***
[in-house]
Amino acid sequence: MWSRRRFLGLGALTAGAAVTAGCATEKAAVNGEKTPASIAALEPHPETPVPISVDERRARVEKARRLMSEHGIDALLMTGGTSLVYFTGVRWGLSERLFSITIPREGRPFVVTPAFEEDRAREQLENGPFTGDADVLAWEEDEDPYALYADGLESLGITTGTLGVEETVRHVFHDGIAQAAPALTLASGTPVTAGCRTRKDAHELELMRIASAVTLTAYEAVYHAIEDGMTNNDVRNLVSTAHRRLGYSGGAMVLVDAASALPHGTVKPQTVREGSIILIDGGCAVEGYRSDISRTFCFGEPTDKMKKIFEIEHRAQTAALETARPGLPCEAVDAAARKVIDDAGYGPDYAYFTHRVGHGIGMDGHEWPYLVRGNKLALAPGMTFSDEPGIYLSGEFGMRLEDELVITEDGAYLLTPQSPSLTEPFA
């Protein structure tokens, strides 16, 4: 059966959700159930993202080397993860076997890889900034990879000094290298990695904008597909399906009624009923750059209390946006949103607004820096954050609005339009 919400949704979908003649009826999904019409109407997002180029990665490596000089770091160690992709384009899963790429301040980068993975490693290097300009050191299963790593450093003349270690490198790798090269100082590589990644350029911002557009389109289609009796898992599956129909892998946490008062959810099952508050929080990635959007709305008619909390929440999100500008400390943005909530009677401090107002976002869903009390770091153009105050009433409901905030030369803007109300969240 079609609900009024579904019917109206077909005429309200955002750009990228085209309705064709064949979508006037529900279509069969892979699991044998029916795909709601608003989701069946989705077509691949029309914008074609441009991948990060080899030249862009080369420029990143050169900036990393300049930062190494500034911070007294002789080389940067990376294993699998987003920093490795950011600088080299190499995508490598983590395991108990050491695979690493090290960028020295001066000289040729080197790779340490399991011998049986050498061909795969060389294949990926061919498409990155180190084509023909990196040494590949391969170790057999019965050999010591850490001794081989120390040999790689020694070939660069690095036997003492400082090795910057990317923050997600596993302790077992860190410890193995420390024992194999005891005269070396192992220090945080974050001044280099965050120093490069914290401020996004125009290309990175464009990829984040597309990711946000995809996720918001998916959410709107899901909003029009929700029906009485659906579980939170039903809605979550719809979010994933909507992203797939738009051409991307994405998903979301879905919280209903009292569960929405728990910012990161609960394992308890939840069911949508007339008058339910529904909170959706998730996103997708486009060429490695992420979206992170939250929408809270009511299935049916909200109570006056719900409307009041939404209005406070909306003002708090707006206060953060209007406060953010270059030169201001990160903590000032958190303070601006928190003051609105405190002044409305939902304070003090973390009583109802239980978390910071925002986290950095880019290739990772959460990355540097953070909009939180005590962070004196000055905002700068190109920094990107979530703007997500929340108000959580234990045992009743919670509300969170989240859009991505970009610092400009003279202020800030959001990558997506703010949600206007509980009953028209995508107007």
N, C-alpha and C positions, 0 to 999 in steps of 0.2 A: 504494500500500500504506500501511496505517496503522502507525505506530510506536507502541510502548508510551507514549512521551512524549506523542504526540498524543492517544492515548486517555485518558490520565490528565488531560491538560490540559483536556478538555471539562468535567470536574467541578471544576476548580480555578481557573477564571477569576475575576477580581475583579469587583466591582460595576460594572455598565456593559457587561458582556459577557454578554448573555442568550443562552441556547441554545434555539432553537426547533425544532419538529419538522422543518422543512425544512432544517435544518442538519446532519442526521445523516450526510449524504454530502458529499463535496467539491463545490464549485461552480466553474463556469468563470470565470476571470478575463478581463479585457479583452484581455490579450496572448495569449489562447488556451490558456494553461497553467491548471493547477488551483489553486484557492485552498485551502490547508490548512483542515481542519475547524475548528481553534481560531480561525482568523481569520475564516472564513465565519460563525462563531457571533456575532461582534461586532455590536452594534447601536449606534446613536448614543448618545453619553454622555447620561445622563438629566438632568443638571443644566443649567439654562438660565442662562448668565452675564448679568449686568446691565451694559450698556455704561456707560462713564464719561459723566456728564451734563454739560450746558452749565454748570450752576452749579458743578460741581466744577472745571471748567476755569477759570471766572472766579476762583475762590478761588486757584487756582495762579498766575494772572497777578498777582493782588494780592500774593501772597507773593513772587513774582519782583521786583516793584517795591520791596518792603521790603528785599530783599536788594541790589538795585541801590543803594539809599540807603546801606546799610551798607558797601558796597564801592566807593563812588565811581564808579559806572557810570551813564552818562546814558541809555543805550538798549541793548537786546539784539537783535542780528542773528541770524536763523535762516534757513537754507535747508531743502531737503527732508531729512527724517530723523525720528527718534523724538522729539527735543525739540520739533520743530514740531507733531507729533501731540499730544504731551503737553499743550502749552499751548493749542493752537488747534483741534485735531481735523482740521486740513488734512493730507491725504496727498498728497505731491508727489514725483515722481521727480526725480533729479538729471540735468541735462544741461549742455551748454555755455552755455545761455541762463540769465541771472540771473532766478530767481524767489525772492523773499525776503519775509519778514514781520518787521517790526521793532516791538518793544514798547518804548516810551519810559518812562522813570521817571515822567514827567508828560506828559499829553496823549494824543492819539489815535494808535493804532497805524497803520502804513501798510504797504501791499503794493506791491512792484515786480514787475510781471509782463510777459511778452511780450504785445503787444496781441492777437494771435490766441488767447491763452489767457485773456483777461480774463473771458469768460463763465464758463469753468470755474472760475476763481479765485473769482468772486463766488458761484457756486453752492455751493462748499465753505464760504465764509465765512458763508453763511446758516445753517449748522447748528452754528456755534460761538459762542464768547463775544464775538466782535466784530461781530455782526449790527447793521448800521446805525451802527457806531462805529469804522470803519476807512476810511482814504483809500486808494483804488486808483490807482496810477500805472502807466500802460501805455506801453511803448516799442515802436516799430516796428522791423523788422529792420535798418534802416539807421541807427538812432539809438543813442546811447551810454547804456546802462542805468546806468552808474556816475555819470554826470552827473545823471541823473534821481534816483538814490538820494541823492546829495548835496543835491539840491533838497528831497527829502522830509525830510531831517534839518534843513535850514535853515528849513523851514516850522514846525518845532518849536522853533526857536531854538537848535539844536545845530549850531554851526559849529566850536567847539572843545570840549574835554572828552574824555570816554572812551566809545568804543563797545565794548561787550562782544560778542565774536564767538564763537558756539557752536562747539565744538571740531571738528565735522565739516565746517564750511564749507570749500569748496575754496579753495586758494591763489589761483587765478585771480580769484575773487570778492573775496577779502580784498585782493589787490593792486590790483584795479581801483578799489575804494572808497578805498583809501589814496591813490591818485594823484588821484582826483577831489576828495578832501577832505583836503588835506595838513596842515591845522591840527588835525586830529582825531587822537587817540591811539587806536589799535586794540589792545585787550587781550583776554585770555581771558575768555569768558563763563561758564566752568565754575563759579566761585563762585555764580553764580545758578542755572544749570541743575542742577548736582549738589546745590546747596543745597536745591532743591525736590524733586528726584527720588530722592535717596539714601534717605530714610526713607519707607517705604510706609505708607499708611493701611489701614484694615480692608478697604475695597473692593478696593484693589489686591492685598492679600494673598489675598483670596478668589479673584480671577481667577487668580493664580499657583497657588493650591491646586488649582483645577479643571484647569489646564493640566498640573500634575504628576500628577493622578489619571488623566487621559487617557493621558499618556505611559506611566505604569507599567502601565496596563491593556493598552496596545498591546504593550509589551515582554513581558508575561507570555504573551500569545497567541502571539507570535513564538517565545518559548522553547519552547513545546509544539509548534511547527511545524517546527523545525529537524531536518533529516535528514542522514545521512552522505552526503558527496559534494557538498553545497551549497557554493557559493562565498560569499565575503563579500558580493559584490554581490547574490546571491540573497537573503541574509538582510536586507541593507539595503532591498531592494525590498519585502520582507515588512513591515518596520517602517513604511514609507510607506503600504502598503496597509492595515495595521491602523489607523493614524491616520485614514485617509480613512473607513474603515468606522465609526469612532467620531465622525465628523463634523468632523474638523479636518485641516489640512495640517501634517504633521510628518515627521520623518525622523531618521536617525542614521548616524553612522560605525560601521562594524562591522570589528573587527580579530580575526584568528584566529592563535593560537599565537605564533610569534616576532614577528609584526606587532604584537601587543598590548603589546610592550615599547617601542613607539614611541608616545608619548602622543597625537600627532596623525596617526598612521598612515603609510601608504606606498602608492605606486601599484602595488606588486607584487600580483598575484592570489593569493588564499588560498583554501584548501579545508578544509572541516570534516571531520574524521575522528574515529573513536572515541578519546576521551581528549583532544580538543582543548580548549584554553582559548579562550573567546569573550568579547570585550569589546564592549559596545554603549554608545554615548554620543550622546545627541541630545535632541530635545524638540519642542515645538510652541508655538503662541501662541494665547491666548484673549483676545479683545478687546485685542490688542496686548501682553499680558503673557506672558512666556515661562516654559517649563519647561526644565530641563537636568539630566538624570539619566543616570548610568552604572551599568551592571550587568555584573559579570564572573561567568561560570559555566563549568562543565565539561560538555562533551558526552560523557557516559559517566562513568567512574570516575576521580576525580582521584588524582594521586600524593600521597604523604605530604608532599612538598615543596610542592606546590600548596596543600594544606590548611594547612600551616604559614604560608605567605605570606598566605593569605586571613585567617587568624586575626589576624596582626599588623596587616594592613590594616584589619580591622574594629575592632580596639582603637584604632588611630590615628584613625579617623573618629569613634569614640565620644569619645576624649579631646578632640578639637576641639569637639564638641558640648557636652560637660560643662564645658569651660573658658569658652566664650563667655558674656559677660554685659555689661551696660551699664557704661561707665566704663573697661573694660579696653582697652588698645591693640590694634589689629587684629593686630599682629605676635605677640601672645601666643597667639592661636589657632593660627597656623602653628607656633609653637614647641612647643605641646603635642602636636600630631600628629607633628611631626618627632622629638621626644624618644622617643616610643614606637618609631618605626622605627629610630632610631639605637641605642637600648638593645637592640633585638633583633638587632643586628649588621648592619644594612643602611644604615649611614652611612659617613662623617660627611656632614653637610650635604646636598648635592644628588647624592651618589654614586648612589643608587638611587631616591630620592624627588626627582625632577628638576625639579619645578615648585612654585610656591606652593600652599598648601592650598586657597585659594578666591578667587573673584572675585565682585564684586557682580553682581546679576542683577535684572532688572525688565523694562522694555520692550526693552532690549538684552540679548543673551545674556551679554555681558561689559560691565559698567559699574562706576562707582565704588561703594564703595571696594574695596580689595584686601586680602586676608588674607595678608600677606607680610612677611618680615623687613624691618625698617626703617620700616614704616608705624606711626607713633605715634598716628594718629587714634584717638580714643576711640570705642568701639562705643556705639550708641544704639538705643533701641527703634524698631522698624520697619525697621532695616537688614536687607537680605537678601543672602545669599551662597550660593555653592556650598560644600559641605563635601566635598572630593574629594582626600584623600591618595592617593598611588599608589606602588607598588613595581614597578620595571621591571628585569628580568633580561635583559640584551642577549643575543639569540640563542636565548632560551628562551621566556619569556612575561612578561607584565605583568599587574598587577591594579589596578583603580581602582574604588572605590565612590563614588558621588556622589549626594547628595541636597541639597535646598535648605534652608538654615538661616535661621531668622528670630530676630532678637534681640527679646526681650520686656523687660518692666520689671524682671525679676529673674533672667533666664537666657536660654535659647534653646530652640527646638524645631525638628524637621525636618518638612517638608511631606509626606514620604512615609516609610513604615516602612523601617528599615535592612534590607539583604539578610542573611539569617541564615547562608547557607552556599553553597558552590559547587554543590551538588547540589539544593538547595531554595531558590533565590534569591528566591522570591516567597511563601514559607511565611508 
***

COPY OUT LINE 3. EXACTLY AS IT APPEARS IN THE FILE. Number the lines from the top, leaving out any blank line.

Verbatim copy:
């Protein structure tokens, strides 16, 4: 059966959700159930993202080397993860076997890889900034990879000094290298990695904008597909399906009624009923750059209390946006949103607004820096954050609005339009 919400949704979908003649009826999904019409109407997002180029990665490596000089770091160690992709384009899963790429301040980068993975490693290097300009050191299963790593450093003349270690490198790798090269100082590589990644350029911002557009389109289609009796898992599956129909892998946490008062959810099952508050929080990635959007709305008619909390929440999100500008400390943005909530009677401090107002976002869903009390770091153009105050009433409901905030030369803007109300969240 079609609900009024579904019917109206077909005429309200955002750009990228085209309705064709064949979508006037529900279509069969892979699991044998029916795909709601608003989701069946989705077509691949029309914008074609441009991948990060080899030249862009080369420029990143050169900036990393300049930062190494500034911070007294002789080389940067990376294993699998987003920093490795950011600088080299190499995508490598983590395991108990050491695979690493090290960028020295001066000289040729080197790779340490399991011998049986050498061909795969060389294949990926061919498409990155180190084509023909990196040494590949391969170790057999019965050999010591850490001794081989120390040999790689020694070939660069690095036997003492400082090795910057990317923050997600596993302790077992860190410890193995420390024992194999005891005269070396192992220090945080974050001044280099965050120093490069914290401020996004125009290309990175464009990829984040597309990711946000995809996720918001998916959410709107899901909003029009929700029906009485659906579980939170039903809605979550719809979010994933909507992203797939738009051409991307994405998903979301879905919280209903009292569960929405728990910012990161609960394992308890939840069911949508007339008058339910529904909170959706998730996103997708486009060429490695992420979206992170939250929408809270009511299935049916909200109570006056719900409307009041939404209005406070909306003002708090707006206060953060209007406060953010270059030169201001990160903590000032958190303070601006928190003051609105405190002044409305939902304070003090973390009583109802239980978390910071925002986290950095880019290739990772959460990355540097953070909009939180005590962070004196000055905002700068190109920094990107979530703007997500929340108000959580234990045992009743919670509300969170989240859009991505970009610092400009003279202020800030959001990558997506703010949600206007509980009953028209995508107007």